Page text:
Death of President McKinley
The whole country north and south
were shocked beyond measure when the telegraph flashed the news
over the country that the President had been shot down by an anarchist.
We heard soldiers of the Lost Cause say, “Wish we could get at the
fiend, we would soon make short work of it.” Men stood around our
streets in groups paralyzed with horror at the awfulness of the
crime. Words are inadequate to express the grief of this Southland.
Albert Pike Camp of Confederate Veterans
met in council soon after the occurrence and passed resolutions
of sympathy which were telegraphed to Secretary Cortelyou.
For some days we felt absolutely sure
he would recover. We know Drs. Roswell Park and M. D. Mann and Herman
Myn-  ter and felt that their
work was well done. The bullet wounds in front and rear walls of
the stomach sewed up the abdomen cleansed of stomach contents which
had entered it from the wounded organ seemed to leave nothing to
be desired, and the days which followed, led us to hope for his
early recovery. Our hopes were disappointed and our kindly hearted
president is dead. He met the grim destroyer in a brave and manly
way. When he realized that death was inevitable he said, “It is
God’s way. His will be done. Good-bye to all.” Not one word of complaint
against his inhuman assassin.
As one who wraps the drapery of his
couch about him and lies down to pleasant dreams, William McKinley,
clasping the hand of his beloved and stricken wife, crossed over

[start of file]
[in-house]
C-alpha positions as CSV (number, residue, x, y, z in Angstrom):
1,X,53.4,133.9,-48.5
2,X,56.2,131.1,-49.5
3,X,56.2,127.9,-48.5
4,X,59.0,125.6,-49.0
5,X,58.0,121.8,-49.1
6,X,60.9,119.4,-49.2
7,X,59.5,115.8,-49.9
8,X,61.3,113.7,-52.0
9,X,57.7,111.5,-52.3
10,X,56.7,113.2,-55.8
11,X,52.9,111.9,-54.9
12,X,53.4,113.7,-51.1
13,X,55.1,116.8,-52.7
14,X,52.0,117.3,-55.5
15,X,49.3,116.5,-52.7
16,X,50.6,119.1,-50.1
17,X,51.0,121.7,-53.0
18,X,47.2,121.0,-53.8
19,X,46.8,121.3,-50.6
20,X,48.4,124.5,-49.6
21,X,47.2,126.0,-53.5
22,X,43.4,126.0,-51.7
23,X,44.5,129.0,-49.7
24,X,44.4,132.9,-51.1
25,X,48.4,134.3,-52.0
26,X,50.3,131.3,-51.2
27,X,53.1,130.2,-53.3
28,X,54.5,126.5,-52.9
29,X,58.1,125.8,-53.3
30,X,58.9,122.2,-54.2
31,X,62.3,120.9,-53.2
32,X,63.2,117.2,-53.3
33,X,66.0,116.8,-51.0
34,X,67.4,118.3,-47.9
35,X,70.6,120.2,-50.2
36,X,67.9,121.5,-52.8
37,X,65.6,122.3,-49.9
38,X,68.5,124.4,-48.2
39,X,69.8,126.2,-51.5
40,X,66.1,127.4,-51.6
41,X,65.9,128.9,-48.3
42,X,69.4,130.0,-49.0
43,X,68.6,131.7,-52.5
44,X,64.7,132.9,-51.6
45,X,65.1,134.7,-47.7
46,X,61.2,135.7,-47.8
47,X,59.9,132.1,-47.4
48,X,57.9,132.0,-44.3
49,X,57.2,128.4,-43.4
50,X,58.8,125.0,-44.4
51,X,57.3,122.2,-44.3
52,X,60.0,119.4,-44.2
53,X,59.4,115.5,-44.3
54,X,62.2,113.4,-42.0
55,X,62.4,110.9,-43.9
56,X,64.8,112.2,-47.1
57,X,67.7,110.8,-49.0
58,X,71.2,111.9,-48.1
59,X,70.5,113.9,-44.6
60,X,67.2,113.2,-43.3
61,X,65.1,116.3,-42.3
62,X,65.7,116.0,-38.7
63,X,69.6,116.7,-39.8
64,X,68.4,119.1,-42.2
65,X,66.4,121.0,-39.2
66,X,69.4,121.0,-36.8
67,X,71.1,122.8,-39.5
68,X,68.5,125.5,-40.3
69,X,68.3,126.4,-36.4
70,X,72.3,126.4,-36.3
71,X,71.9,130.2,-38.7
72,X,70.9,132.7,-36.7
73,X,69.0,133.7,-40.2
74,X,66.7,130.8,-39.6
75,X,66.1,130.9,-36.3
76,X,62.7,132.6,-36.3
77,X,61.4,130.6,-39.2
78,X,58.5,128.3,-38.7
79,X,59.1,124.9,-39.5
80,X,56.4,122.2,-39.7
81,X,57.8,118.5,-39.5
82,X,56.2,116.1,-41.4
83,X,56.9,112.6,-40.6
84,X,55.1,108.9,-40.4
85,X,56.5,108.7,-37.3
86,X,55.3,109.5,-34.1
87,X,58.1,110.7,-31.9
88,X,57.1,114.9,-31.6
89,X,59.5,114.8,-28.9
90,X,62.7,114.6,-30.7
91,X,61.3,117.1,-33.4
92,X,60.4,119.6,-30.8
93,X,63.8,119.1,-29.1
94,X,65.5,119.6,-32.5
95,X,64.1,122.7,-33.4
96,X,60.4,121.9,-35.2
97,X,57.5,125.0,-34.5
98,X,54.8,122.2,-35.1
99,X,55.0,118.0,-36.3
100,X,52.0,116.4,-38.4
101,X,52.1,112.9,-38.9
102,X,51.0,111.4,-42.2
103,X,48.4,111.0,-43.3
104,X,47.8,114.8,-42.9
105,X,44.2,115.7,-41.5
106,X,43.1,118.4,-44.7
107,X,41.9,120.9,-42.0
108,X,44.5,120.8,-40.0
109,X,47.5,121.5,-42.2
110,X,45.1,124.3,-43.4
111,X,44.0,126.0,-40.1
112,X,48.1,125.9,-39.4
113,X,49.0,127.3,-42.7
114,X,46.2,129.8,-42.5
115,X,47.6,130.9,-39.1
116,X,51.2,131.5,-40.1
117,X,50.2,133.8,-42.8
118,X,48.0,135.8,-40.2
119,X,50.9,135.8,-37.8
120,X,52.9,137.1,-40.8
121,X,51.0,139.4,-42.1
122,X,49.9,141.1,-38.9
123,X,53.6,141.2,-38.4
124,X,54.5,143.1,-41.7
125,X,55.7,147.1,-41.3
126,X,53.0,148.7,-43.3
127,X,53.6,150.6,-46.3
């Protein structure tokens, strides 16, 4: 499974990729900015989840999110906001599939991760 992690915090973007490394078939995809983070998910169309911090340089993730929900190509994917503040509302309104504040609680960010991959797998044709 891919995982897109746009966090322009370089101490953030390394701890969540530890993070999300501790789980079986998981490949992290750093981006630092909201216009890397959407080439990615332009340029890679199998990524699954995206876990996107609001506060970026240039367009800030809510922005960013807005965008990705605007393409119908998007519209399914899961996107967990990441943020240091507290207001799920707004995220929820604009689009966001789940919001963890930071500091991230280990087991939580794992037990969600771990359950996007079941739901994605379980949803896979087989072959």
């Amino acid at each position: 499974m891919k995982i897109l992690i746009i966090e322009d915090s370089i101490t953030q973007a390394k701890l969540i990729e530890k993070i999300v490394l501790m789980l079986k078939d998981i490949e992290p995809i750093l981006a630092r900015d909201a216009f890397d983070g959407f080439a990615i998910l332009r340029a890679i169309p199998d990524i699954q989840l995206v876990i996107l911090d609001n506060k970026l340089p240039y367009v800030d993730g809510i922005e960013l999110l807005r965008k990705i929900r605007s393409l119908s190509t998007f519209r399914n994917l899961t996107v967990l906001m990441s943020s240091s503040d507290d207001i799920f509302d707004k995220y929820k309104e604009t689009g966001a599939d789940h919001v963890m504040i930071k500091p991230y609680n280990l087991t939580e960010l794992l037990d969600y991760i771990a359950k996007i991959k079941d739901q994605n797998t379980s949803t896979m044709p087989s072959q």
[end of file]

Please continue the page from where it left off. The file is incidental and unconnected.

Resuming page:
the river. May God bless and comfort his loving companion.
Since his election to the presidency
McKinley had grown greatly in the esteem of his countrymen. Especially
had the South learned to love him. Congressman McKinley warmly advocating
and voting for the Force Bill was a very different man from President
McKinley, when he commissioned Fitzhugh Lee and Joseph Wheeler as
Major Generals in the United States army. Very different from the
man who, in a speech at Atlanta, Ga., said, “In the Province of
God the time has come when the national government should help you
to care for the graves of your dead.” We say McKinley had grown
greatly in breadth of character and gentleness of heart in these
few years, and when he delivered this generous sentiment to a throng
of veterans of the Lost Cause, there was scarcely a dry eye in the
vast audience. He then and there won all our hearts.
McKinley has not died in vain. This
country will rise in its might and wrath and take some step to rid
itself of an element from which we can derive only evil.
A poor boy, a poor young man, he illustrates
again, as did Lincoln, Andrew Johnson, Garfield and Cleveland, that
the highest honor in the gift of the people is open to the poorest,
if they are worthy.
In this country we have never thought
it possible that anarchy would strike at the head of our nation.
Where everybody is so free to win the highest prize, why should
anyone wish to strike down the winner? Lincoln met his end at the
hands of a mad man in revenge for the hanging of his friend. Garfield
was assassinated by a disappointed politician who believed that
by reason of the quarrel between Garfield and Conklin and 
Blaine the republican party would be ruined and that it was Garfield
who would bring the ruin. In this case it is anarchism striking
at the very life of the state. Let the state take warning.
When Bob Tombs left the congress of
the United States at the time Georgia seceeded [sic] from
the Union, he delivered a speech which electrified the South. In
it he said, “The price of Liberty is the blood of the brave.”
And the blood of McKinley will not
have been shed in vain, if these United States, stirred from center
to circumference, as it has never been before, shall make it forever
impossible for such a deed to occur again. God grant this time may